Solid-state polycondensation (SSP) as a method of obtaining high molecular weight polymers. Part 2. Synthesis of polylactide and polyglycolide via SSP

Izabela Steinborn-Rogulska , Gabriel Rokicki

Abstract

Solid-state polycondensation (SSP) is a competitive method of semicrystalline polymers synthesis to conventional melt polycondensation process. The molecular weight of polymers obtained according to this method is exceptionally high and the process can be carried out under milder conditions than those of the melt state. In this method the side reactions are suppressed, especially those leading to the polymer degradation. In this paper, which is a continuation of our previous publication, the application of solid-state polycondensation method for obtaining high molecular weight polylactide and polyglycolide – polymers of high importance for medicine and the environmental protection - is presented and discussed. The two-phase model according to which polycondensation proceeds in the amorphous regions, and the apparatus usually used in this process are also described.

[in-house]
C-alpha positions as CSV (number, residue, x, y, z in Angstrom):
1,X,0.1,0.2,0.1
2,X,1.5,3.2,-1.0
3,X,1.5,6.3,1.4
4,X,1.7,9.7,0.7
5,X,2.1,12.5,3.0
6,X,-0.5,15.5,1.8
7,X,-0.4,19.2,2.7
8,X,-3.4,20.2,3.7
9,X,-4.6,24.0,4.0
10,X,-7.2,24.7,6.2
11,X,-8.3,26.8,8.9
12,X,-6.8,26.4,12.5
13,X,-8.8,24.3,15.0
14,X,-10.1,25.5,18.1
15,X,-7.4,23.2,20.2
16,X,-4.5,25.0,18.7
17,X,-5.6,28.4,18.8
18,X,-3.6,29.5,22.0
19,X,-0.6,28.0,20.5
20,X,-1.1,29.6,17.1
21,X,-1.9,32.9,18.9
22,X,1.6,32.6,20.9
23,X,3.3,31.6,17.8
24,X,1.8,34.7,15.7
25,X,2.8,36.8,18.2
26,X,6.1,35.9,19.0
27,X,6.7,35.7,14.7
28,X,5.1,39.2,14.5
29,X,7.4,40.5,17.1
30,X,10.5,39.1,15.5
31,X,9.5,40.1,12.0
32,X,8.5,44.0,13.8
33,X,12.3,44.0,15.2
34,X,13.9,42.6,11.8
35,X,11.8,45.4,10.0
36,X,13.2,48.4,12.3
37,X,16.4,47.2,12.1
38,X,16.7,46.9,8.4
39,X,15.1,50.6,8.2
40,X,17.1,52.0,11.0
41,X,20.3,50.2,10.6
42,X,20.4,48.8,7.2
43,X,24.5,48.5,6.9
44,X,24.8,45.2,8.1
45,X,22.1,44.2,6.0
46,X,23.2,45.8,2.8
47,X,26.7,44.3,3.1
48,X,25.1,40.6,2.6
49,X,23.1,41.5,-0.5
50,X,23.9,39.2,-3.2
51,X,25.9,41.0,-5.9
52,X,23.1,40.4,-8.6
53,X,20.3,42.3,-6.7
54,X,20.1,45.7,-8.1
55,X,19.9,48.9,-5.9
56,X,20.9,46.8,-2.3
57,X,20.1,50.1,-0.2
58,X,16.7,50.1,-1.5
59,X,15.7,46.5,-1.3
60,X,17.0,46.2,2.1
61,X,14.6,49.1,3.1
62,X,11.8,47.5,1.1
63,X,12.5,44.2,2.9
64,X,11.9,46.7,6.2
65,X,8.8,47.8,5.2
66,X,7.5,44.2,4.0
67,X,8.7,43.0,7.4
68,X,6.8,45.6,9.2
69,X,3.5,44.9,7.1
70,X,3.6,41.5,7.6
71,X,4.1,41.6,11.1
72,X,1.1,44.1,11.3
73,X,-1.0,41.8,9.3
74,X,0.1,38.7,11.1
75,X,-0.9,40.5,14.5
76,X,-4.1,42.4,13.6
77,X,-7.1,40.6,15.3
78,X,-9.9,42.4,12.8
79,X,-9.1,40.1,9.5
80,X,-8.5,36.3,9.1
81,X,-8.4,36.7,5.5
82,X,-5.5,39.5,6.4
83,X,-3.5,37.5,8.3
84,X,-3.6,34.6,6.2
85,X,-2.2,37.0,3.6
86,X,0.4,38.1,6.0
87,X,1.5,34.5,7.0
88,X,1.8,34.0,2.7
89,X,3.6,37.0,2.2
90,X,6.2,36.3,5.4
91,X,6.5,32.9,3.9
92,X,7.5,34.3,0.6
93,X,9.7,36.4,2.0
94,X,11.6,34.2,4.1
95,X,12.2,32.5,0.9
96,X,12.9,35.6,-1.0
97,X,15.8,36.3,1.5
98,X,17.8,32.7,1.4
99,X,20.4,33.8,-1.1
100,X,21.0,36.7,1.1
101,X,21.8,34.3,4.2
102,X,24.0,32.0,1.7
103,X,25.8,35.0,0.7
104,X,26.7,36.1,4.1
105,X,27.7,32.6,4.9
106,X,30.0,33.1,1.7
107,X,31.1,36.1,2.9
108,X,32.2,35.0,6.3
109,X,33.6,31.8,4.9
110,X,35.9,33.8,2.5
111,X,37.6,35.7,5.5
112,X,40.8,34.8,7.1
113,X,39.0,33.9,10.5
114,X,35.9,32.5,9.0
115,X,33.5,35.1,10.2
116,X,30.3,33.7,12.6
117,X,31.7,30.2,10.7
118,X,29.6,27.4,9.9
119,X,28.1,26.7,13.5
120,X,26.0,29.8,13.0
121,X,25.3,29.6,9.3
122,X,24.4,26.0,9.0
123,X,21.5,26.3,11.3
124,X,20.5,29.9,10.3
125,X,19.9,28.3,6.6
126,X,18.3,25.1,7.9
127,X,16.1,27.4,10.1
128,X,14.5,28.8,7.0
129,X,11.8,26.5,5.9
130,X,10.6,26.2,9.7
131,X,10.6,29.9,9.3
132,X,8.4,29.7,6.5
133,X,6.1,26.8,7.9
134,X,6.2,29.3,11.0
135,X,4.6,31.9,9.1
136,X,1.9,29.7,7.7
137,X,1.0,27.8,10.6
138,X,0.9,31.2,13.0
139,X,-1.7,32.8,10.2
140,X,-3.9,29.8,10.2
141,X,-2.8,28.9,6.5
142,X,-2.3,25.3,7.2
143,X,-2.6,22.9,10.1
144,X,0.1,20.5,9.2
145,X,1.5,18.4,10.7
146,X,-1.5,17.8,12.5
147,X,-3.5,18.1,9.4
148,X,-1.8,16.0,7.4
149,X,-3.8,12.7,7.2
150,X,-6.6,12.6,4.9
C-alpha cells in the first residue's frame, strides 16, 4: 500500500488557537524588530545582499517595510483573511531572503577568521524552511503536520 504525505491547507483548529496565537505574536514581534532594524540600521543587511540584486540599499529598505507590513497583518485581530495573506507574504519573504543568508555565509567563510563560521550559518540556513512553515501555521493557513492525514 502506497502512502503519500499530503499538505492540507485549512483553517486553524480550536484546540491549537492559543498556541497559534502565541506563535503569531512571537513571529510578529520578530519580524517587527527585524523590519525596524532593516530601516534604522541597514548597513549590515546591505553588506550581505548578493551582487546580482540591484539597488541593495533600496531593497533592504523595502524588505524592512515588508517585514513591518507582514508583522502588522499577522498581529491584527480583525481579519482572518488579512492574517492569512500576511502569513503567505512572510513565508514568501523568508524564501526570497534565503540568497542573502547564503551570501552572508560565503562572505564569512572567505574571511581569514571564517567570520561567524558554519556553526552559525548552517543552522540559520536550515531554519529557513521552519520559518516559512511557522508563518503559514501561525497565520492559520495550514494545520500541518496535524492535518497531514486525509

Author Izabela Steinborn-Rogulska (FC / CPCT)
Izabela Steinborn-Rogulska,,
- Chair Of Polymer Chemistry And Technology
, Gabriel Rokicki (FC / CPCT)
Gabriel Rokicki,,
- Chair Of Polymer Chemistry And Technology
Journal seriesPolimery, ISSN 0032-2725
Issue year2013
Vol58
No2
Pages85-92
Publication size in sheets0.5
Keywords in Englishsolid-state polycondensation, polylactide, polyglycolide, two-phase model.
ASJC Classification2505 Materials Chemistry; 2507 Polymers and Plastics; 1500 General Chemical Engineering
DOIDOI:10.14314/polimery.2013.085
URL http://en.www.ichp.pl/Solid-state-polycondensation-as-a-method-to-obtain-high-molecular-weight-polymers-2
Internal identifier4925
Languageen angielski
File
1_Steinborn.pdf 148.6 KB
Score (nominal)15
ScoreMinisterial score = 15.0, 05-09-2019, ArticleFromJournal
Ministerial score (2013-2016) = 15.0, 05-09-2019, ArticleFromJournal
Publication indicators WoS Citations = 3; Scopus SNIP (Source Normalised Impact per Paper): 2013 = 0.591; WoS Impact Factor: 2013 = 0.617 (2) - 2013=0.574 (5)
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